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Moshe Feldenkrais defined health as the ability to recover from shock. Shock can come in many forms: injury, illness, war, physical trauma, losing a job. I recently got a phone call that my fifty year old brother had been found dead of a heart attack. Even now as I sit here writing this, waves of grief flow over me, bringing unbidden tears. For a week, I had to be strong: for my mother, his daughters and my sisters as huge undertakings from caregivers to funeral arrangements took place. I don’t know how I would have been able to stay standing without the gentle support of Awareness Through Movement. When I noticed that my body was so tense it didn’t even feel as if I was touching the chair I was sitting on, I stopped and allowed my attention to soften the gripping. During moments of extreme stress, some inner voice would softly remind me to notice my breathing (which had often stopped.) Sometimes all I wanted to do was lay on the carpet and moan. Which I did. But after moaning, I remained there, quietly rolling my head, inhaling and exhaling, then slowly rolling to my side to stand back up.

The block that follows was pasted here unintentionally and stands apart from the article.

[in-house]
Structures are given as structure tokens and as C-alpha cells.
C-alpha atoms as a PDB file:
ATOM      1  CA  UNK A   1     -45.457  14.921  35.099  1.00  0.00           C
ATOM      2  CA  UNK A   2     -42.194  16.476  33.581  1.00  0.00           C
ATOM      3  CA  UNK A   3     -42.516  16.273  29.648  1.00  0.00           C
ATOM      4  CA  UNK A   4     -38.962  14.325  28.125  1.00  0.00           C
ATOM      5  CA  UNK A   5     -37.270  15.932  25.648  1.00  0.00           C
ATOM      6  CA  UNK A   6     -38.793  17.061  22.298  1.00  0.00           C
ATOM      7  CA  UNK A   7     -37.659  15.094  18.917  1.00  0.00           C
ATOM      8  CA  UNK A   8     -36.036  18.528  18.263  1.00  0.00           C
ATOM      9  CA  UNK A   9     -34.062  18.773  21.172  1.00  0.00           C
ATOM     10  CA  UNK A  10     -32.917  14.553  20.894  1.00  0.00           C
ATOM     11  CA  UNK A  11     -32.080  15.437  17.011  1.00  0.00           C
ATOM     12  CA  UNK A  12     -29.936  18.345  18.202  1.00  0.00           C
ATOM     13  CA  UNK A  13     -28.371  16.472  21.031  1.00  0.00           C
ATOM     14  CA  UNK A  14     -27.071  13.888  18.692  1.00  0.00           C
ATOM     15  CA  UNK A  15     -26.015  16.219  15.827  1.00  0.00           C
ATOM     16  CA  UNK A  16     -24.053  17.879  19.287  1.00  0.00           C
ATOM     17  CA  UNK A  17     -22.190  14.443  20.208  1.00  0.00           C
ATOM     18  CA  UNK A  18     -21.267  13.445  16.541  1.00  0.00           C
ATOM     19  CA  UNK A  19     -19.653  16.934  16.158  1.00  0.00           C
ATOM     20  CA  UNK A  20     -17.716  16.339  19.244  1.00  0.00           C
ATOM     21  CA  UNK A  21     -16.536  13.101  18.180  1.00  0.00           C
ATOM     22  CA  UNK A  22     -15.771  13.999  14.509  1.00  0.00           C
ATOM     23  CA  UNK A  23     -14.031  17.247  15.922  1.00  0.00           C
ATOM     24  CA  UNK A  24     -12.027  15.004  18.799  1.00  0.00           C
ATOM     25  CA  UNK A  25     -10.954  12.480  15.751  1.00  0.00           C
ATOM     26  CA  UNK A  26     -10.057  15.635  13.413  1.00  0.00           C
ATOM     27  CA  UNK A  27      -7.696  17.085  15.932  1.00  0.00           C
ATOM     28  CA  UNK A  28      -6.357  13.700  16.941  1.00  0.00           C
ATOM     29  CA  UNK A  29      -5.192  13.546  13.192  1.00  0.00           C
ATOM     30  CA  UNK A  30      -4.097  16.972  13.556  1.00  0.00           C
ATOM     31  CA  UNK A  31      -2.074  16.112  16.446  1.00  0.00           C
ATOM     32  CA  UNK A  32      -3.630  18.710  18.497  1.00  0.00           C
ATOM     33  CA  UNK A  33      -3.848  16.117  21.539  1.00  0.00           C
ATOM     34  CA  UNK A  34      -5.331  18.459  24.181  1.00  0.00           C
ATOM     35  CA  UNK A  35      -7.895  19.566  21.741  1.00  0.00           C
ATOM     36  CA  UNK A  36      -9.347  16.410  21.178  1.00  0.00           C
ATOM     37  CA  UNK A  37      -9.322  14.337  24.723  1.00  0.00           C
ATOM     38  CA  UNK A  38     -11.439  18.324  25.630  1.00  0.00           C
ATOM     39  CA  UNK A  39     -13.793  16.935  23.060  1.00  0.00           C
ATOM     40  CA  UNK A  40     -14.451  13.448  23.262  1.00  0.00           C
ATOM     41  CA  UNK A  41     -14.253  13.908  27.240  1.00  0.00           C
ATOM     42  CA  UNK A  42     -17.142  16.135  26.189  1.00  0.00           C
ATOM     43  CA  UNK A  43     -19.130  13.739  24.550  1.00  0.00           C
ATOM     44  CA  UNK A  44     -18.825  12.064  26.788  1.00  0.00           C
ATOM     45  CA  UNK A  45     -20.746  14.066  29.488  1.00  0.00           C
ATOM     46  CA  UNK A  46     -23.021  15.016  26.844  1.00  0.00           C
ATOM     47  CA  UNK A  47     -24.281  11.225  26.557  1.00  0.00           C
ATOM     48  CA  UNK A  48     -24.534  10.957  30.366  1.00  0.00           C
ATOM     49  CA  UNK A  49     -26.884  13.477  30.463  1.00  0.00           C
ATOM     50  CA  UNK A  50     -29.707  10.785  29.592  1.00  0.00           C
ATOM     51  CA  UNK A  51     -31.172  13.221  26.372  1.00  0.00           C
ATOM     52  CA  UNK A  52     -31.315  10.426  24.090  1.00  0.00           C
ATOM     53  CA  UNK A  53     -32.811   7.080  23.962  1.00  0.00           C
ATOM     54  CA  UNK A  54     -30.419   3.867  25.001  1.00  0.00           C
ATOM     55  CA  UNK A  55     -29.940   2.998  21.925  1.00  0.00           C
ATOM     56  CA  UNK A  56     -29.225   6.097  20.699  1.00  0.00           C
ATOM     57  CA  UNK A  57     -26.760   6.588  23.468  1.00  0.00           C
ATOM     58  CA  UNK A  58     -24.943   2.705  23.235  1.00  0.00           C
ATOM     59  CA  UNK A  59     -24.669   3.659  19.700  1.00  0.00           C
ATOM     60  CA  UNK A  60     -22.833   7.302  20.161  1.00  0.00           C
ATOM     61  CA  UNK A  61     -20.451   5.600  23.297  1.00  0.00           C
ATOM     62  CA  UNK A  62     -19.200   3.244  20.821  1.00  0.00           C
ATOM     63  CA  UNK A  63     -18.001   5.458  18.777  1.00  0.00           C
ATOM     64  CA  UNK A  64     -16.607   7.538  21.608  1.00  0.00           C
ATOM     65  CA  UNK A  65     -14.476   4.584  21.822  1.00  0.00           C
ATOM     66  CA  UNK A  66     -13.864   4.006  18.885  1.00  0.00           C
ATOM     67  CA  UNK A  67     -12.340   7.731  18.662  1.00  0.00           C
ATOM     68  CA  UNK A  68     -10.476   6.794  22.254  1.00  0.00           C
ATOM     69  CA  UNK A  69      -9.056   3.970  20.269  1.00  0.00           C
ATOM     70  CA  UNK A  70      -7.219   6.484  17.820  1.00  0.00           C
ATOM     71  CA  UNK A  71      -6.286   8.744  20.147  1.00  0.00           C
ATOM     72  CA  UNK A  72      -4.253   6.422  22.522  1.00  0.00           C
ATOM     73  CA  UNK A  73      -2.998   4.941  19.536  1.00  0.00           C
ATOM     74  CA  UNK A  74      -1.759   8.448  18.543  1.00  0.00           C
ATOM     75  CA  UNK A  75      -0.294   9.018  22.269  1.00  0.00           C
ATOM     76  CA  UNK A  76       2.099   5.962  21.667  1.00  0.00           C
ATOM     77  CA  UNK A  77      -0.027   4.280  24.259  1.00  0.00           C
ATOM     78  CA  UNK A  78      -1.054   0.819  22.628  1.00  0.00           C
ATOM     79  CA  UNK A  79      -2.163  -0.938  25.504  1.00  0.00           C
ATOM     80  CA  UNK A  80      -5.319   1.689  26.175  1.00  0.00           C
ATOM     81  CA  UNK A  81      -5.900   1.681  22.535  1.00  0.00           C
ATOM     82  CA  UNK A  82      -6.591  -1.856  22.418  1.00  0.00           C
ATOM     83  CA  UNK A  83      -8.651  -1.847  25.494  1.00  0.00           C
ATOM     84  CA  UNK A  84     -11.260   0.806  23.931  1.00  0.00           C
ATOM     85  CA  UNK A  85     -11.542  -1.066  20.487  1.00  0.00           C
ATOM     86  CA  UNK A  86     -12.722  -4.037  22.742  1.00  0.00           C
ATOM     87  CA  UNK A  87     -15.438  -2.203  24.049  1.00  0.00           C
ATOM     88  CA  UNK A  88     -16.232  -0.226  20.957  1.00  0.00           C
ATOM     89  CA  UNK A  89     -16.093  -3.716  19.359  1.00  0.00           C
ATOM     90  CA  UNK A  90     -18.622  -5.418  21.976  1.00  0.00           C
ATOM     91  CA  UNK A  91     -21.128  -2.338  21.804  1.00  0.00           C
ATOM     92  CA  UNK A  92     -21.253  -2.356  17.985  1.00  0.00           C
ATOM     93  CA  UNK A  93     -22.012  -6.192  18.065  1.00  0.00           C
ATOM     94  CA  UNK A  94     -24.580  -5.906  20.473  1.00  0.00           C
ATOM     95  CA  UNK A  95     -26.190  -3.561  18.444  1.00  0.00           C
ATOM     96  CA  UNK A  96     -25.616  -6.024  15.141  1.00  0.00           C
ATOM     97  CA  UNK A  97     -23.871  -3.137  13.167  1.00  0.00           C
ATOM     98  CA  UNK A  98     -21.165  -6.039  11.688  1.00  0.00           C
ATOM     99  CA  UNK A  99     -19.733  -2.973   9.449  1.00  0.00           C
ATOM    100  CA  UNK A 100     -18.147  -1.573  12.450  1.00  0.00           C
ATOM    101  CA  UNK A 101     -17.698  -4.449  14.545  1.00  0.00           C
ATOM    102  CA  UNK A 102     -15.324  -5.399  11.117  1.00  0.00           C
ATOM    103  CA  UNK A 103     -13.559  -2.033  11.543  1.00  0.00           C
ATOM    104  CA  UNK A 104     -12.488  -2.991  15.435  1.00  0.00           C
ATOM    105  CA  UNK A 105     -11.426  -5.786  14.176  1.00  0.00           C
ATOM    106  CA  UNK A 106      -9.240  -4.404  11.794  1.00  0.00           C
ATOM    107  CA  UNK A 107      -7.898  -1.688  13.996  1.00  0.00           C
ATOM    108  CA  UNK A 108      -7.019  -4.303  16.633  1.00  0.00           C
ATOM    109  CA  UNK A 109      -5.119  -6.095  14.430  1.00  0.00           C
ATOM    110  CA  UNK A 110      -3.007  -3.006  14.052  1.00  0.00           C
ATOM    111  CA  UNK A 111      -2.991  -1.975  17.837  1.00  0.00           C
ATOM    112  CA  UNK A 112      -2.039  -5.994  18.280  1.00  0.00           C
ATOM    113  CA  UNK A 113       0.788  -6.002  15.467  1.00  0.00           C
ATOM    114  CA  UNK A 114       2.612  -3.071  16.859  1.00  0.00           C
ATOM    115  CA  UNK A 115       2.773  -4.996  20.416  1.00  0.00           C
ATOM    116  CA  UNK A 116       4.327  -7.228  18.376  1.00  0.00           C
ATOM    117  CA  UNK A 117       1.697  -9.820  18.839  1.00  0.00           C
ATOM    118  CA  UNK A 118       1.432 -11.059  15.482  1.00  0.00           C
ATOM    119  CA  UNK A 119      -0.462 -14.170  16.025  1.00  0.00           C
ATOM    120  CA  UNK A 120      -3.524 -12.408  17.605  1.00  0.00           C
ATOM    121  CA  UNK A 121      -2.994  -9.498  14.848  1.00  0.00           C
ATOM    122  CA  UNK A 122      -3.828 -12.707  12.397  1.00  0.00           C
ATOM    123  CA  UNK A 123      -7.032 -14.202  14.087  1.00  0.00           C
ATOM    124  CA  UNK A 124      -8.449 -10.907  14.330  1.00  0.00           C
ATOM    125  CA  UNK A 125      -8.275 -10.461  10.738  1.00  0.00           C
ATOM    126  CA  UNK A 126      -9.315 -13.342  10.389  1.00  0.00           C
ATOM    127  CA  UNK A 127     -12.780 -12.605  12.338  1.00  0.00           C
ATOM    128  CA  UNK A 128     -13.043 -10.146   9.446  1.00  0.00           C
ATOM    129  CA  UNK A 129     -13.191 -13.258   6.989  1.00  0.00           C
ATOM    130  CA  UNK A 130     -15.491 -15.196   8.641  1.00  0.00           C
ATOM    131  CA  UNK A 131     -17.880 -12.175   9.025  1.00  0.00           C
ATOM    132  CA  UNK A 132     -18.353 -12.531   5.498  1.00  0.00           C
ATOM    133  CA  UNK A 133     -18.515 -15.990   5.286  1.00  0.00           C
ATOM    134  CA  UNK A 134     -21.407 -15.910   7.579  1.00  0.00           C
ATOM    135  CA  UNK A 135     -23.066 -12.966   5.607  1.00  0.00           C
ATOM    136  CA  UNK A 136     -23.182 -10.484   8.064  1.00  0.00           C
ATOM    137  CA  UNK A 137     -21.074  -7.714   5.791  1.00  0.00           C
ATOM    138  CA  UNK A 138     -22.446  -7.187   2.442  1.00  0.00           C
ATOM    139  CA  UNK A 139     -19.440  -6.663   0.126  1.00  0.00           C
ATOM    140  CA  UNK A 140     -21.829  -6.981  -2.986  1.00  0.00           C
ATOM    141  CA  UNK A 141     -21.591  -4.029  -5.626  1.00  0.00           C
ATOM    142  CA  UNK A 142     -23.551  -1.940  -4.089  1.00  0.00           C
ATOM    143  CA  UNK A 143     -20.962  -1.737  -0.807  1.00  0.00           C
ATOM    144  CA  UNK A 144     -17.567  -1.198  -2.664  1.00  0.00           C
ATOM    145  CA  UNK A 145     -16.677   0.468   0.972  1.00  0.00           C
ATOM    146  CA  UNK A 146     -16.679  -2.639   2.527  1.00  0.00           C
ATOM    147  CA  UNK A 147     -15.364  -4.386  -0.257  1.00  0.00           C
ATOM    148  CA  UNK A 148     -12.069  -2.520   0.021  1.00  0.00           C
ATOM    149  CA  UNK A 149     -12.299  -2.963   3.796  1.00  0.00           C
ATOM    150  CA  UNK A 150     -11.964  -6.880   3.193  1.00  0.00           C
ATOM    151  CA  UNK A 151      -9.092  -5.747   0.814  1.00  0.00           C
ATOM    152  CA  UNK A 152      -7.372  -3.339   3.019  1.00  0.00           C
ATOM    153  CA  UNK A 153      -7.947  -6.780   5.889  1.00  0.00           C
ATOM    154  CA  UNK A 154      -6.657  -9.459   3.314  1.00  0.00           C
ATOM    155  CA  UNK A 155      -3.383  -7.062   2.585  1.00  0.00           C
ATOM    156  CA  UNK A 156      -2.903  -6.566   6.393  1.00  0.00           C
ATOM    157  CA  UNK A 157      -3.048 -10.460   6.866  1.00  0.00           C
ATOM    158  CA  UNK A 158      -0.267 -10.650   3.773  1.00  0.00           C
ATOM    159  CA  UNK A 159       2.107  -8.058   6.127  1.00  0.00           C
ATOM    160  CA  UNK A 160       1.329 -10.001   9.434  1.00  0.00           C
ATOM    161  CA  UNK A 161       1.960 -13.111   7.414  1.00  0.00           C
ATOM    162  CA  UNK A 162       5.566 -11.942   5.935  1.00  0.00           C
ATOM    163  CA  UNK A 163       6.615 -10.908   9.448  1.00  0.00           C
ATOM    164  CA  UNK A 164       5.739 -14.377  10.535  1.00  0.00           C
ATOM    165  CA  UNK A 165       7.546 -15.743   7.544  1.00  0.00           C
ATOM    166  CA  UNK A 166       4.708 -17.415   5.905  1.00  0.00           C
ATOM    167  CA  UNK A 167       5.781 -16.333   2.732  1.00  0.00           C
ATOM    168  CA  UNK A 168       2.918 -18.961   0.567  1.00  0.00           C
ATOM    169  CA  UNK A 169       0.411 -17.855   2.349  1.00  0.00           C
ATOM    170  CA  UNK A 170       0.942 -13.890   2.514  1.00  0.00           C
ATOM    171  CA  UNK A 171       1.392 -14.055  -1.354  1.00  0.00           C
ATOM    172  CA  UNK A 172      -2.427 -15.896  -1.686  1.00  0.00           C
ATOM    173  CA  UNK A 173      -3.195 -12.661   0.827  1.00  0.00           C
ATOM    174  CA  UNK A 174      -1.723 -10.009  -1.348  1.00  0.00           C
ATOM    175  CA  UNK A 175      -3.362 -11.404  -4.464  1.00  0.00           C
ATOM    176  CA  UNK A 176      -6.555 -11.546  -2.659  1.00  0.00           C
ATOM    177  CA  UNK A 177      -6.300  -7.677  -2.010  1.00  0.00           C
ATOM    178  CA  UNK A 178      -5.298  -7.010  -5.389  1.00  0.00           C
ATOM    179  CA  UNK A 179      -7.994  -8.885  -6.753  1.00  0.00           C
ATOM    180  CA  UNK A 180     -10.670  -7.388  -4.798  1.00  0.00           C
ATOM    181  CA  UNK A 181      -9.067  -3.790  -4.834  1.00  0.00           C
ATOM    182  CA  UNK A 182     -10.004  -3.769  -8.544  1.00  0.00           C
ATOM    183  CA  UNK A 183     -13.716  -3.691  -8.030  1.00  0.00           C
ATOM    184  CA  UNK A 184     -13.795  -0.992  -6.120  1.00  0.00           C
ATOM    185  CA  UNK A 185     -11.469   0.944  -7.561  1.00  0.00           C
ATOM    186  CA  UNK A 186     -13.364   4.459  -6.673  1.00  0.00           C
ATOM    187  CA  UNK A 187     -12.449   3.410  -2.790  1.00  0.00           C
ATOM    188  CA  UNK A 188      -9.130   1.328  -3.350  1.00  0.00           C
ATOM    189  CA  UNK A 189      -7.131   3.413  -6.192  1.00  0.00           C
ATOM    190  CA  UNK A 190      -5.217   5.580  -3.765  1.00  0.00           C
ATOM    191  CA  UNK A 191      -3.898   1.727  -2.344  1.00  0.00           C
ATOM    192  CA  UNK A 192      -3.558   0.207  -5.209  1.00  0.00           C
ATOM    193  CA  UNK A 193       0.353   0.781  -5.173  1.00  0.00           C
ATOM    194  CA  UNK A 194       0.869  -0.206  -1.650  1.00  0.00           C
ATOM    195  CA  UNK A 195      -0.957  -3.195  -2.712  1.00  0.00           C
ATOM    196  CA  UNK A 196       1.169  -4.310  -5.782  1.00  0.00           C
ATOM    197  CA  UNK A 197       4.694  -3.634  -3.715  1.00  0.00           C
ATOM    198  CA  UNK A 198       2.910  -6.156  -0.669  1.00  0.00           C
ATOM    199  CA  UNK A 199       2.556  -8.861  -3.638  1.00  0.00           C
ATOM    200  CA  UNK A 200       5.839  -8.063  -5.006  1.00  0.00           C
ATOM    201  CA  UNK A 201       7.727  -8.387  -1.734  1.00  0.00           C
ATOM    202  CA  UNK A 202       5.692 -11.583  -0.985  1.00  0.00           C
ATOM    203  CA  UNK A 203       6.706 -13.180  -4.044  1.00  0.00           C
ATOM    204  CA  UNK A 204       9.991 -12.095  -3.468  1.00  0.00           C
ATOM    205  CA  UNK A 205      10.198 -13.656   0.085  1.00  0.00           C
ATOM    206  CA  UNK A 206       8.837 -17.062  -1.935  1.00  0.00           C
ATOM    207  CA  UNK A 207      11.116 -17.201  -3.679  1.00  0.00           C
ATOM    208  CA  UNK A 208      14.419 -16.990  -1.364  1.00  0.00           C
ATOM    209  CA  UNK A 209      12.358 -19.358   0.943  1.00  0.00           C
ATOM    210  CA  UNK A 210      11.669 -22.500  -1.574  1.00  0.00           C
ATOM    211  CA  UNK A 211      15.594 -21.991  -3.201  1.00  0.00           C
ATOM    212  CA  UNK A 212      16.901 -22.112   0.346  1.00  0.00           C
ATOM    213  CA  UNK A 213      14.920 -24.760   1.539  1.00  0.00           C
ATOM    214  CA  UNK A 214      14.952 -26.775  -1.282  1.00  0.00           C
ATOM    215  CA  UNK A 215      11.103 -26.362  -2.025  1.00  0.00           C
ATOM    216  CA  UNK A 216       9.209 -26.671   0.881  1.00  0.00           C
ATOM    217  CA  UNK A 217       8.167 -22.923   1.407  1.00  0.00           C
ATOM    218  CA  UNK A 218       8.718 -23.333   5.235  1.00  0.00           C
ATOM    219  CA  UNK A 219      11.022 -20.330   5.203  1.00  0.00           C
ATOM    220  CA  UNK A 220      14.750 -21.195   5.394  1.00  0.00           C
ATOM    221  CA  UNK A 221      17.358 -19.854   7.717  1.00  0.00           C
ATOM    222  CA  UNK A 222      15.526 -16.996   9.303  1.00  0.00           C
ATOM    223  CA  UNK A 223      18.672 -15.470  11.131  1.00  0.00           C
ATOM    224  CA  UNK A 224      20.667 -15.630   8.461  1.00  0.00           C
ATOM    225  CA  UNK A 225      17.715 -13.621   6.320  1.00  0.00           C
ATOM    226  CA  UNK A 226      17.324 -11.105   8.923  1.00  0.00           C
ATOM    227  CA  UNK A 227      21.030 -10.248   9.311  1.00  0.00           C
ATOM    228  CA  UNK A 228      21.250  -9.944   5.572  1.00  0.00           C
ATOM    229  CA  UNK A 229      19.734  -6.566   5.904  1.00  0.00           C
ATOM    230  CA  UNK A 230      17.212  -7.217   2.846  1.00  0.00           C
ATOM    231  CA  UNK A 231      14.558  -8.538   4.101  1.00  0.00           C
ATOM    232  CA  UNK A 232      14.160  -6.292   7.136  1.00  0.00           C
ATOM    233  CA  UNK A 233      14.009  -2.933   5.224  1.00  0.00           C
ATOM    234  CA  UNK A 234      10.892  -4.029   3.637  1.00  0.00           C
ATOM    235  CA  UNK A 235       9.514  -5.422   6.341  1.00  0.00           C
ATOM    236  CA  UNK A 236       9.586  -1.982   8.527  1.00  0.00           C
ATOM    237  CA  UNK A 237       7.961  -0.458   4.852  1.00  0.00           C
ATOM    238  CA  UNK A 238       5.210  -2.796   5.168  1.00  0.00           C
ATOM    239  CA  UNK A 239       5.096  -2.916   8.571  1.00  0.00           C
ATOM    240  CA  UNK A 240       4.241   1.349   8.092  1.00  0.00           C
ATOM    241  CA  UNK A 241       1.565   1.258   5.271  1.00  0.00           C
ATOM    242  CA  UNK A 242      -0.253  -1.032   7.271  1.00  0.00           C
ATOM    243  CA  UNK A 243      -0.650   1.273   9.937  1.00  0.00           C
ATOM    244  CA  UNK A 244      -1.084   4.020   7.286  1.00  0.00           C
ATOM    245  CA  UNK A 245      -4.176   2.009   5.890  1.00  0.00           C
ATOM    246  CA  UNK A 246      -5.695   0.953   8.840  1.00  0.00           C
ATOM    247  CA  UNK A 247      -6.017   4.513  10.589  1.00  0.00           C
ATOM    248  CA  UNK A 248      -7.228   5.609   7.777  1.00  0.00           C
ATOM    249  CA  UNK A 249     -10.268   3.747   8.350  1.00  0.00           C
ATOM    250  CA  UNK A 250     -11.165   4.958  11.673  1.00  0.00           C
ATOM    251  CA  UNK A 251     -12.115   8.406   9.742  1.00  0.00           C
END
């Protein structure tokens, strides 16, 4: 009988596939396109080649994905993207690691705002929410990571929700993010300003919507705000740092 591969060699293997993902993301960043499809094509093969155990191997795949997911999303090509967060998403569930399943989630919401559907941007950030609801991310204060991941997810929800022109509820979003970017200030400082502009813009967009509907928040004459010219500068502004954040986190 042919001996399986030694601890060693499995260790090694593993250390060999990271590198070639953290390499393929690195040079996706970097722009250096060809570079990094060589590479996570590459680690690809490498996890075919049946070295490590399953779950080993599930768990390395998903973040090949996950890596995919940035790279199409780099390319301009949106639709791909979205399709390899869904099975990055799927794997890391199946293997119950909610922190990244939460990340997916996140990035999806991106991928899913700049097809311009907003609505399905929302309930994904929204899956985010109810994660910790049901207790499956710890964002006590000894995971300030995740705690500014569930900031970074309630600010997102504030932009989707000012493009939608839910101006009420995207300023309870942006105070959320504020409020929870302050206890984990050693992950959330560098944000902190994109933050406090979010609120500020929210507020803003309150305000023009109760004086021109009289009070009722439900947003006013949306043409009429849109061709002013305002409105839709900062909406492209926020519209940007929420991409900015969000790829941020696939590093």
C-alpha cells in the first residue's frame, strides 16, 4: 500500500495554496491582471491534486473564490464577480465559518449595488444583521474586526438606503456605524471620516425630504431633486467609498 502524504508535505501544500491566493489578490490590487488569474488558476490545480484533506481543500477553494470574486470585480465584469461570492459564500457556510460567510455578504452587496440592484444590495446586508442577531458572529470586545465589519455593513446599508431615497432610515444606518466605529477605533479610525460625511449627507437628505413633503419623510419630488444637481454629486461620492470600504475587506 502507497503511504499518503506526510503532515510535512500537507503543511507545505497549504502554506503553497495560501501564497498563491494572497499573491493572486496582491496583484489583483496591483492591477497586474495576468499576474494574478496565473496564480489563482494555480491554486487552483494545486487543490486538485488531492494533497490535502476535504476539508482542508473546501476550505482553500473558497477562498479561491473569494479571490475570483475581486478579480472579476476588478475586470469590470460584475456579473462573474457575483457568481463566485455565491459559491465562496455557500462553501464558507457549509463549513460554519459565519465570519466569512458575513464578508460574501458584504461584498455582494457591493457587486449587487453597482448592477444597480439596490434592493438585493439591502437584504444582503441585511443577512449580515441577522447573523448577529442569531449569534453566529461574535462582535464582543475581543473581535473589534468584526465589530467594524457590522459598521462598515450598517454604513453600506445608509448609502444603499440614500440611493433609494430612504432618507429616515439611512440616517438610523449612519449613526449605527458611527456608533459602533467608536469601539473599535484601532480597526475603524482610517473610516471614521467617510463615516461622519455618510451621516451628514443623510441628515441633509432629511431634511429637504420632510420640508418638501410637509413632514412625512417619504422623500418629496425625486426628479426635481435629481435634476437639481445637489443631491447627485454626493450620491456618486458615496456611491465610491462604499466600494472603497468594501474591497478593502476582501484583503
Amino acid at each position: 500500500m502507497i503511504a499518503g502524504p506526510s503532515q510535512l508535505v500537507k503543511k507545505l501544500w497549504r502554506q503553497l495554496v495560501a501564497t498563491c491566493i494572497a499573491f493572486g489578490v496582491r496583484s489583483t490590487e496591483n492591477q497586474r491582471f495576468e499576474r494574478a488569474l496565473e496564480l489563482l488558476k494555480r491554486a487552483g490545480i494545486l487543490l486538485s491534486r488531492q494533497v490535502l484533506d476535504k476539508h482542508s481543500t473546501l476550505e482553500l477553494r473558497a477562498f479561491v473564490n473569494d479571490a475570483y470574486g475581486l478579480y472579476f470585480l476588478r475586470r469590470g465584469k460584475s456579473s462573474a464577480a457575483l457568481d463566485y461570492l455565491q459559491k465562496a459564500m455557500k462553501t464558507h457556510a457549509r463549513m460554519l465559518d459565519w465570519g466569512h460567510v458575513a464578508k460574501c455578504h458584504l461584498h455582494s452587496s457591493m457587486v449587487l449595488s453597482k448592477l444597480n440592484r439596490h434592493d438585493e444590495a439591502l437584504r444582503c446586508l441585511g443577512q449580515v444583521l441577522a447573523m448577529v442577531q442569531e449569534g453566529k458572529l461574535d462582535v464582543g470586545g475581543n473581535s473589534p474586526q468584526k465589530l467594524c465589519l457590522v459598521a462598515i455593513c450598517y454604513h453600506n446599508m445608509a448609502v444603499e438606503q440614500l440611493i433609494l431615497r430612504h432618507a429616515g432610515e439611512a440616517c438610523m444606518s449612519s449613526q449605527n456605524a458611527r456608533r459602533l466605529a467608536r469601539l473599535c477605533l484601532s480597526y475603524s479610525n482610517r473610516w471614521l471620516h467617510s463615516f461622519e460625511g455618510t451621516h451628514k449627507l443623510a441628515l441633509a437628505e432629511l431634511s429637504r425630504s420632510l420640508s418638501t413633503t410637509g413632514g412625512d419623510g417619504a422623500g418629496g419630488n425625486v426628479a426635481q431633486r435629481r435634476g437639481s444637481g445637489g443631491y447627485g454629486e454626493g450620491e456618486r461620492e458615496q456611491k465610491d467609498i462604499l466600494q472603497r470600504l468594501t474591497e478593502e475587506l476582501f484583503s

As much as we think we are in control of this life, there is no guarantee that things will stay the same or that everything will go according to plan. Just when you least expect it, fate, fortune, the universe, whatever you call it, comes and knocks you up side the head. It doesn’t differentiate between rich or poor, good or bad. So instead of trying to control life, perhaps it’s better to find ways to be flexible. Then when the blow comes, you can literally roll with the punches and easily regain your balance.

One of the greatest gifts of Awareness Through Movement is the opportunity to connect with thoughts, emotions and sensations while moving. It allows the nervous system time to process the countless impressions that are streaming in every moment. After a shock, giving oneself the gift of awareness can speed the healing process.

I’m sure the months and even the years ahead will bring piercing moments of sadness as a picture falls out of a book, or I hear one of his favorite songs, or a random thought crosses my mind. But I’m standing. A little shaky maybe, but gratefully putting on foot in front of the other.